Capturing and treating an extremely sick killer whale off the West Coast may be the next step in an attempt to nurse her back to health, say officials leading the operation in Canada and the United States.
If the young killer whale known as J50 is stranded on a beach or separated from her family, officials say they are laying out steps that would involve capturing and treating her before returning the animal to the wild.
Chris Yates of the National Oceanic and Atmospheric Administration in the U.S. said the goal is for J50 to survive in the wild and contribute to the recovery of southern resident killer whales, which are an endangered species as only 75 remain.
"We do not intend to intervene or capture J50 in a manner contrary to that objective or when there is a negative impact to her pod or the wild population," he told a conference call with reporters on Wednesday.
"We are preparing along with our partners to rescue J50 if she is ultimately separated from her family unit or stranded and rescuing her is the only alternative before us."
Officials don't intend to intervene if she is with her pod, said Yates, the assistant regional administrator for protected resources with NOAA Fisheries.
Andrew Thomson, regional director of Fisheries and Oceans Canada, said it's a difficult situation.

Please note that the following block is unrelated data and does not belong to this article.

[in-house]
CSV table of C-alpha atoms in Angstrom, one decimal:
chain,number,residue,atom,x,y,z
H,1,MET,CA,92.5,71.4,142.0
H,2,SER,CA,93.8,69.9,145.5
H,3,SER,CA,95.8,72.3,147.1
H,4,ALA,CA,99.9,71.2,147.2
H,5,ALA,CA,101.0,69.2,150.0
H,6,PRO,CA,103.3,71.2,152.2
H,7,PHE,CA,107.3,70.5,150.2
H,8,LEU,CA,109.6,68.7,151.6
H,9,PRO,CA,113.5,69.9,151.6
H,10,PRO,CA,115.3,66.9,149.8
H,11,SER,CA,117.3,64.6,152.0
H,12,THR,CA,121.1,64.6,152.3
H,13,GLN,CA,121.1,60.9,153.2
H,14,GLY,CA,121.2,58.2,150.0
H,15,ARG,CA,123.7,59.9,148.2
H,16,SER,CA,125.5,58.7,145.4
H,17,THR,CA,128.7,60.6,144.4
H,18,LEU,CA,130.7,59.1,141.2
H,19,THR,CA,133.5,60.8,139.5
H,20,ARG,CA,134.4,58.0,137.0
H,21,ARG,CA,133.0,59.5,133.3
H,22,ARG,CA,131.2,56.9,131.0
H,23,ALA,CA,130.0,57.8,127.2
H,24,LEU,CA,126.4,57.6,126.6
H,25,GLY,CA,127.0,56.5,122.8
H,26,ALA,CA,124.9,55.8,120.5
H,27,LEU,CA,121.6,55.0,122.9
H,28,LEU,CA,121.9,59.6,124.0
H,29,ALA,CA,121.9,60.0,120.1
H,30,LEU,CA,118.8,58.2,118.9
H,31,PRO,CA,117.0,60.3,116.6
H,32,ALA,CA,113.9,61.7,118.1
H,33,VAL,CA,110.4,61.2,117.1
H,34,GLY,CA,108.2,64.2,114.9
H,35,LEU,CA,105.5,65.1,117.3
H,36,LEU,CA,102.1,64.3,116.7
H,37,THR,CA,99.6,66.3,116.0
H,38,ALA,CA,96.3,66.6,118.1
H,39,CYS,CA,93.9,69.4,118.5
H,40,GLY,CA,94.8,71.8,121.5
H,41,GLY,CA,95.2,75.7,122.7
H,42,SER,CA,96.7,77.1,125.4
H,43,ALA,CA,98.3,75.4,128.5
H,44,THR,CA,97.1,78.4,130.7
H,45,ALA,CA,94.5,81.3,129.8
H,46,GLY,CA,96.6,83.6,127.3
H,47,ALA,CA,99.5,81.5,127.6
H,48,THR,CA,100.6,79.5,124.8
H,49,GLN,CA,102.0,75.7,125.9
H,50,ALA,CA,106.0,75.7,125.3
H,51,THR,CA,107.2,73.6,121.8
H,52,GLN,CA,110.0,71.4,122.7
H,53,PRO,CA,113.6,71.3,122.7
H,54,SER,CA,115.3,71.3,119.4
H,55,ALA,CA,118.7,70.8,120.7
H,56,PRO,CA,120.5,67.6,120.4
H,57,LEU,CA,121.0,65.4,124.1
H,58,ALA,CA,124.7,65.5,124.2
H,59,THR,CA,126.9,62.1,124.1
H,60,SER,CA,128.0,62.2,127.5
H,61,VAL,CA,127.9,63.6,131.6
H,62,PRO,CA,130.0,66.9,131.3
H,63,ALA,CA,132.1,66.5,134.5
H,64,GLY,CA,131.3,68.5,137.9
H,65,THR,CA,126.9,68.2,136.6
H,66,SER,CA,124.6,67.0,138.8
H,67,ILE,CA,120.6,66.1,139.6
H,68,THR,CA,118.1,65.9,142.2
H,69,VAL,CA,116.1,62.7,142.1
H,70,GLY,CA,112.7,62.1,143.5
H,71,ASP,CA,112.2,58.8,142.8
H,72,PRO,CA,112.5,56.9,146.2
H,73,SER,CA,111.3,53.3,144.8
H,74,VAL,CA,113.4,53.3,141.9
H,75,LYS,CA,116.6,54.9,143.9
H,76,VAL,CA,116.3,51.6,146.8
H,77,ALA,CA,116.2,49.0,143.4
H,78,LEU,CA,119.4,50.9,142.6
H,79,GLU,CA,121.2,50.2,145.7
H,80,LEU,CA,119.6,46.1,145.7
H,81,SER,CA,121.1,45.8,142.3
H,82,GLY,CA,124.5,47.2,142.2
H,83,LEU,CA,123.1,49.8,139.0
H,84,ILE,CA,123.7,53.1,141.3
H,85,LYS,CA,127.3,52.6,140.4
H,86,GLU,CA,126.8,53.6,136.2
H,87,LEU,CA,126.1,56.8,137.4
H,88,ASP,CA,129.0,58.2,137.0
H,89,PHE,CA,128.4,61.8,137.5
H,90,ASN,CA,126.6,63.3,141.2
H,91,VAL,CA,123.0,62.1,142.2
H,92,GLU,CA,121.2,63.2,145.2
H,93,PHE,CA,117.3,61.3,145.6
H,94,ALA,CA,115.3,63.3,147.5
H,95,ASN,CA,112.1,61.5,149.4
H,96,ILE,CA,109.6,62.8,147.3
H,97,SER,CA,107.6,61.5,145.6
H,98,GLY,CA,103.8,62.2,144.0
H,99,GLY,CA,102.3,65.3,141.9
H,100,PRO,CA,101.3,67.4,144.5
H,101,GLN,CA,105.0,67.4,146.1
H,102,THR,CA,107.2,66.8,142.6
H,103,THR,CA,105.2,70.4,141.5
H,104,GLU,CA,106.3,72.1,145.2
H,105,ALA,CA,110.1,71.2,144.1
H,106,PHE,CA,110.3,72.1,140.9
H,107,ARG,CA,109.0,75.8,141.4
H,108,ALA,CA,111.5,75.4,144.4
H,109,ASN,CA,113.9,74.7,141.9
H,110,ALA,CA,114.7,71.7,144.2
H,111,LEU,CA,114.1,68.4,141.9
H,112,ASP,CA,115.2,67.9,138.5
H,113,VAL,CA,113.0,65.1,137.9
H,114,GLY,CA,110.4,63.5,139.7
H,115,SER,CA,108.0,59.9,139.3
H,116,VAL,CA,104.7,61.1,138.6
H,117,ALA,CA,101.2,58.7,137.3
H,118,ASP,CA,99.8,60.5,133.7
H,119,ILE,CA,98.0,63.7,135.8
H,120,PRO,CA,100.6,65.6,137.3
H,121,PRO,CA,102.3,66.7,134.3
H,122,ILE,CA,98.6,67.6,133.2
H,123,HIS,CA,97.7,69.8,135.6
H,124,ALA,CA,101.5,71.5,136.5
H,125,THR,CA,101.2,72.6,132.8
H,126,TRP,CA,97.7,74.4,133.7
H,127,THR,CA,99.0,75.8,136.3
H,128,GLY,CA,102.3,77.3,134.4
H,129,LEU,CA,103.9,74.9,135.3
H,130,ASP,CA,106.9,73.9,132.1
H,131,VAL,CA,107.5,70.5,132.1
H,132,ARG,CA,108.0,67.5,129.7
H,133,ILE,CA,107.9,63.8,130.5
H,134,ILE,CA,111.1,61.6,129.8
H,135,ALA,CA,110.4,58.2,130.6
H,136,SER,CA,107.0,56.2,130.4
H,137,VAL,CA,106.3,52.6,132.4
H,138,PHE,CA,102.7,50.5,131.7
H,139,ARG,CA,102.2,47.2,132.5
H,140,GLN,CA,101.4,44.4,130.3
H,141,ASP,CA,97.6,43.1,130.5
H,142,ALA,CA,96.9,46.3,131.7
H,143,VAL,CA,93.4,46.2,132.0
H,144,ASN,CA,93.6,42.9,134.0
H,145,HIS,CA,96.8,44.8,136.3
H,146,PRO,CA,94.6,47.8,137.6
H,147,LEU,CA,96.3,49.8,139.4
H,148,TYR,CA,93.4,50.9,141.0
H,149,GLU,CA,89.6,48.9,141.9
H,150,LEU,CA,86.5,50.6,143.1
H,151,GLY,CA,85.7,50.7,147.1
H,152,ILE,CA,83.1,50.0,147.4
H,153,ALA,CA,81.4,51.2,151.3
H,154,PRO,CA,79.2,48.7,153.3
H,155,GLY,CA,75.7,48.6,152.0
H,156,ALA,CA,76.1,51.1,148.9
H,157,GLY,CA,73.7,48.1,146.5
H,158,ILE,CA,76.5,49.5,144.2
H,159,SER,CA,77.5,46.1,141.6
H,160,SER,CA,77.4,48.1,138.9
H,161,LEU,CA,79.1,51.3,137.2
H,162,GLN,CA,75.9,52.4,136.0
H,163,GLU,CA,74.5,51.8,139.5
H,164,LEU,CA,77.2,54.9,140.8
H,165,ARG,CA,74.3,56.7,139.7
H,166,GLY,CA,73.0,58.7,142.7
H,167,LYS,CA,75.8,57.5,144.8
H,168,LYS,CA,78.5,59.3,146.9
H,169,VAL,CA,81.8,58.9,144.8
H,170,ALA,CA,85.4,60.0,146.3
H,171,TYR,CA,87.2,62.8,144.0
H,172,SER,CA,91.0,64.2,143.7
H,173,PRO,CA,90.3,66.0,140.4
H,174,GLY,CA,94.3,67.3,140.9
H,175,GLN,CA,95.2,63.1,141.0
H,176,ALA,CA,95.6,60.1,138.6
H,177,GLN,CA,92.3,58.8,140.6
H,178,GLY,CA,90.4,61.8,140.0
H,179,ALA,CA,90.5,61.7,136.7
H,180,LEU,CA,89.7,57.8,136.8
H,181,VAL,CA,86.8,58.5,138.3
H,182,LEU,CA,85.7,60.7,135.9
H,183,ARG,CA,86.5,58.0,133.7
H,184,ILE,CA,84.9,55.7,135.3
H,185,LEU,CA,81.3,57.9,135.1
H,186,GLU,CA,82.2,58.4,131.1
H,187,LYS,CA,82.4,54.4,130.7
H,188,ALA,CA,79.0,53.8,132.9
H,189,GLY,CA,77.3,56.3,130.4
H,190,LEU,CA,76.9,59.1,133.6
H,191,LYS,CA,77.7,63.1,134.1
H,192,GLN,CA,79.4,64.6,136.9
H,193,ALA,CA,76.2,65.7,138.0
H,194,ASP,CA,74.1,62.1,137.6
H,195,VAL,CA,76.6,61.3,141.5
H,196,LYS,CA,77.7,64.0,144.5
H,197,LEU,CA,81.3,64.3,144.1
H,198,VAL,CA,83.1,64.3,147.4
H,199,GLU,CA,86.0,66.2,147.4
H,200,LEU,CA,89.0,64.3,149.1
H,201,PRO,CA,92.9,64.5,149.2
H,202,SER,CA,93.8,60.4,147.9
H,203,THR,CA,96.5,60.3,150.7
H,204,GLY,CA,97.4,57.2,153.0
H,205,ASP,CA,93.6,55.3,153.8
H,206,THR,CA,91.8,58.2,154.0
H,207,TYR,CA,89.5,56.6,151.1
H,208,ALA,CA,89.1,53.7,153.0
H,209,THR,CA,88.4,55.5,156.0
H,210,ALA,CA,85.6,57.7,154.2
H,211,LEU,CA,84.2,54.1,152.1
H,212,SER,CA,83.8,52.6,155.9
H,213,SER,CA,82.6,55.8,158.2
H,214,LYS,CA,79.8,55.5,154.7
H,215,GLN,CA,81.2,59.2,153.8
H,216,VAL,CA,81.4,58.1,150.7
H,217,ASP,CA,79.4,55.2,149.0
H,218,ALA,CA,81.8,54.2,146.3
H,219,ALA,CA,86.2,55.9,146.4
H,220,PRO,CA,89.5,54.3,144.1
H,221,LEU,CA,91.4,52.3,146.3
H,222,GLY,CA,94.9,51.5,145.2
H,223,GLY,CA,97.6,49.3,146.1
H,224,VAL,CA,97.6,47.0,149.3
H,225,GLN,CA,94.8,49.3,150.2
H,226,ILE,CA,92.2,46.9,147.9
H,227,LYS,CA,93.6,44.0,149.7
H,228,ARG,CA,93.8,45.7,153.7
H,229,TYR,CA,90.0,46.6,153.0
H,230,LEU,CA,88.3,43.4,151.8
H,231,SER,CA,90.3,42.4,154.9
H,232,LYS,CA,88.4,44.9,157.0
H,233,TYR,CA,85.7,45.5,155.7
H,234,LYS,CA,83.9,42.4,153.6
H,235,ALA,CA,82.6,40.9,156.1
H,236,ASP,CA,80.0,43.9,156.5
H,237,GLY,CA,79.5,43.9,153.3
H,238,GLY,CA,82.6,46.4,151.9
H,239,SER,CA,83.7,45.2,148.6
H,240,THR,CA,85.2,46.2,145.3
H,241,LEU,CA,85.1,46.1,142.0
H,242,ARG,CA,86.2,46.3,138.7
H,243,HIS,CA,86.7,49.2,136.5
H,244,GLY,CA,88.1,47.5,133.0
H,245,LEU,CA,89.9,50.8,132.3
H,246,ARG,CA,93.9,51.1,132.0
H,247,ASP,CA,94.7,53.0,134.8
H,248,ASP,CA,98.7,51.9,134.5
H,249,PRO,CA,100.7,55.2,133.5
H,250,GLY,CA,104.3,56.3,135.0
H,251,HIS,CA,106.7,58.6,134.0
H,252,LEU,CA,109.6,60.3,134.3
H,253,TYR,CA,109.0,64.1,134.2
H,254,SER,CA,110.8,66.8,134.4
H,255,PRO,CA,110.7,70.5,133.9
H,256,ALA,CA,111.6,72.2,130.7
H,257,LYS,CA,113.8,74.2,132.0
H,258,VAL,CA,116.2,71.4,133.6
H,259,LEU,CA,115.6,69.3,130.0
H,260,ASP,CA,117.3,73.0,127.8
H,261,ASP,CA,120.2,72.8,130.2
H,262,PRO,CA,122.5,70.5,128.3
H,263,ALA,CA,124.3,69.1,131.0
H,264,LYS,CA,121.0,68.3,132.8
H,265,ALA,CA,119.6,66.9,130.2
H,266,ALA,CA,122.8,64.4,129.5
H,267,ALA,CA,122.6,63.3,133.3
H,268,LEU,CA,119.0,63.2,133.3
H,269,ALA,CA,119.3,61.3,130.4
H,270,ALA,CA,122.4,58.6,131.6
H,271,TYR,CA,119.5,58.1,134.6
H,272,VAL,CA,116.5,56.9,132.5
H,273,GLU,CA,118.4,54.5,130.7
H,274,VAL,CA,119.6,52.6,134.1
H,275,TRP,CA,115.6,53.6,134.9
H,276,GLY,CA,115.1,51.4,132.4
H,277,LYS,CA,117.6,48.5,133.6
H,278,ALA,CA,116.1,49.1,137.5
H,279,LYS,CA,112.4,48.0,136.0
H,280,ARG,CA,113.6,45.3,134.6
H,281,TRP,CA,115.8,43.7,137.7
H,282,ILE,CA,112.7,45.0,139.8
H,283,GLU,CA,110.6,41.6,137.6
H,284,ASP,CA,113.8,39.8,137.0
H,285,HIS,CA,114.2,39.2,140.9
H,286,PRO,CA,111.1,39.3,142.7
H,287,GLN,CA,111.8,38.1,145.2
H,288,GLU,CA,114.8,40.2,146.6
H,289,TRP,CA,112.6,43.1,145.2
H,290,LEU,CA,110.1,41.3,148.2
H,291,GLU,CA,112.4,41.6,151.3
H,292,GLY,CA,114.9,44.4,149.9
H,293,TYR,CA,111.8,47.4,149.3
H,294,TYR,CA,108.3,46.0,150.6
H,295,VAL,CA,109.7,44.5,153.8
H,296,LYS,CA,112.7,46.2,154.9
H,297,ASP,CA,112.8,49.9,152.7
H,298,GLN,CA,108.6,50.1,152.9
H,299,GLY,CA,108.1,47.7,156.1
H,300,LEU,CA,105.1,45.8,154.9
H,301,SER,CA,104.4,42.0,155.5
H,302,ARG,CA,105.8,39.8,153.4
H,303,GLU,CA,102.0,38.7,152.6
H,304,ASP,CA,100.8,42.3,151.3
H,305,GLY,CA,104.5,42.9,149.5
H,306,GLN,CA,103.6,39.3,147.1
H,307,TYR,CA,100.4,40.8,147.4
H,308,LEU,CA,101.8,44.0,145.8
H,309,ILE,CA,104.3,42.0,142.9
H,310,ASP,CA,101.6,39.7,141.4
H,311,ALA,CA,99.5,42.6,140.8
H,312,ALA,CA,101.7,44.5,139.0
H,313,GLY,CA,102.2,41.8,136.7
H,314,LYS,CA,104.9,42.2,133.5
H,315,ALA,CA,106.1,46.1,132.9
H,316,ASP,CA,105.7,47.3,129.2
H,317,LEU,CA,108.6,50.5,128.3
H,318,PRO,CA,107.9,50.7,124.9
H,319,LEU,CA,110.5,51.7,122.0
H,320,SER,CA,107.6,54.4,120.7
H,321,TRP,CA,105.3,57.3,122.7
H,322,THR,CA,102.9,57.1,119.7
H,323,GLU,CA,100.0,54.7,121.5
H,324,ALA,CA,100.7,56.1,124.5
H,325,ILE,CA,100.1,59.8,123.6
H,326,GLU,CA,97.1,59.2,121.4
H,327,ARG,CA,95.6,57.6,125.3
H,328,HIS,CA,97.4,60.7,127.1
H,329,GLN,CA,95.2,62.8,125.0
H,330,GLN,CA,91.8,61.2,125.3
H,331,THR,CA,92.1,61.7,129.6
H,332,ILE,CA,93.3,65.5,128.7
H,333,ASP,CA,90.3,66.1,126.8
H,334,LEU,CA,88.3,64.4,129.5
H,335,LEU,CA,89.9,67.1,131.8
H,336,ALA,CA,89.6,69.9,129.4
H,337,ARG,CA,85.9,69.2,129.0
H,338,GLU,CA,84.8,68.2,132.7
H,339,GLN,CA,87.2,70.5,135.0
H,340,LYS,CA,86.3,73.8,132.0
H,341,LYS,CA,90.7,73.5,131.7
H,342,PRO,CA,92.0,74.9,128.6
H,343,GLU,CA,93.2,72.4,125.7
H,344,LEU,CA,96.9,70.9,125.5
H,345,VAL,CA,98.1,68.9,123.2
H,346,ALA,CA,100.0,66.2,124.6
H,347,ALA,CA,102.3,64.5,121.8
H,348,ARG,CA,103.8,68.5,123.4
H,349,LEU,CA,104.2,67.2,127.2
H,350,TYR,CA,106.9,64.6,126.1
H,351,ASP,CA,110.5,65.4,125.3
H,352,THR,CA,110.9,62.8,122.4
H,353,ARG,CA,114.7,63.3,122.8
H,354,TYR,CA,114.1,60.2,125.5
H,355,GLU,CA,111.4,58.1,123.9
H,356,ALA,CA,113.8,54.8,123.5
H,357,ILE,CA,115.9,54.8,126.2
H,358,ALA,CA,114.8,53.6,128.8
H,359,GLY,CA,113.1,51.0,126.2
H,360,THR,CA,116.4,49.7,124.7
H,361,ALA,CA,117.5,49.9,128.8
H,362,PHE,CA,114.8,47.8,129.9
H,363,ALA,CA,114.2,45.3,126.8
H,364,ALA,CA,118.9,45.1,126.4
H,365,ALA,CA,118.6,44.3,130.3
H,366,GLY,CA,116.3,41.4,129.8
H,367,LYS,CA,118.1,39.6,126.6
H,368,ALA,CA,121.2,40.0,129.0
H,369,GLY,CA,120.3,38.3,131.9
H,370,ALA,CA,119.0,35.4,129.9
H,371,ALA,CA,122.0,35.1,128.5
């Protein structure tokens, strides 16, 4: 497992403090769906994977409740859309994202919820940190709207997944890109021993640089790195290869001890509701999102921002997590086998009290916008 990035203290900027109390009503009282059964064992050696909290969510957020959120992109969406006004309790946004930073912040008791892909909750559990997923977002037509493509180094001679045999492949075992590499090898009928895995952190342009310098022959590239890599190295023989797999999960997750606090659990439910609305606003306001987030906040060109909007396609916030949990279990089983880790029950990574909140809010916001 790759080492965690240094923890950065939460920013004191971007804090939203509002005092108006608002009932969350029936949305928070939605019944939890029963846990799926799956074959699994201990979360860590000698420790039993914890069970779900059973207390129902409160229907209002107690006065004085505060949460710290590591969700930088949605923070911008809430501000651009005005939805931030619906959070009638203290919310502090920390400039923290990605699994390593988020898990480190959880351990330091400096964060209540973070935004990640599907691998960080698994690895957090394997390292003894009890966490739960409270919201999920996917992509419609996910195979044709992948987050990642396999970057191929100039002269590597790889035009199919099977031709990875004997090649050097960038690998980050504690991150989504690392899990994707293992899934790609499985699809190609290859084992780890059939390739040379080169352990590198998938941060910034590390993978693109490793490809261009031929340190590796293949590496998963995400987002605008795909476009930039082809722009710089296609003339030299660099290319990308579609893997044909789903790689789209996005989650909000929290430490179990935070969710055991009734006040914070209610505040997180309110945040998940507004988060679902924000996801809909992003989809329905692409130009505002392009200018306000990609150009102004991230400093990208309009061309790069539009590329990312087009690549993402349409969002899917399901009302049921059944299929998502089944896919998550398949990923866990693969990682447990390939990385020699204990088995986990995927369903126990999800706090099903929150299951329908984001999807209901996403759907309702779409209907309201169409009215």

"A lot of logistical challenges to consider, ensuring everyone is prepared for what can happen. We are trying to be in the best prepared position should a rescue be required through separation or stranding."
The latest aerial photos of the whale show a noticeable loss of fat behind the head, which creates a 'peanut head' appearance.
Veterinarian Joe Gaydos of the SeaDoc Society, a marine wildlife program at the University of California, Davis, saw J50 most recently and said she was in poor condition.
"She was the thinnest killer whale I've ever seen. But at that same time, she was still keeping up with her brother. Her mother was in the area. She was like this little Energizer Bunny that just keeps going and going."
He said body fat in a whale provides insulation and food, and also helps the animals swim more efficiently by providing a torpedo shape.
"So, she's reached a point now where she's working harder to move through the water than an animal in good condition. It's a very sick animal right now."
She's been given antibiotics twice, in August and September, but plans to give her a dewormer have not been successful. Officials are still hoping to administer a dose of dewormer.
A hands-on medical intervention would include doing a hearing test, an endoscopy, blood work and ultrasound, among other things.
Lynne Barre, the southern resident killer whale recovery co-ordinator for NOAA Fisheries, said should J50 be rescued and treated, one option would be rehabilitating her in a net pen for a period of time before she is reunited with her family.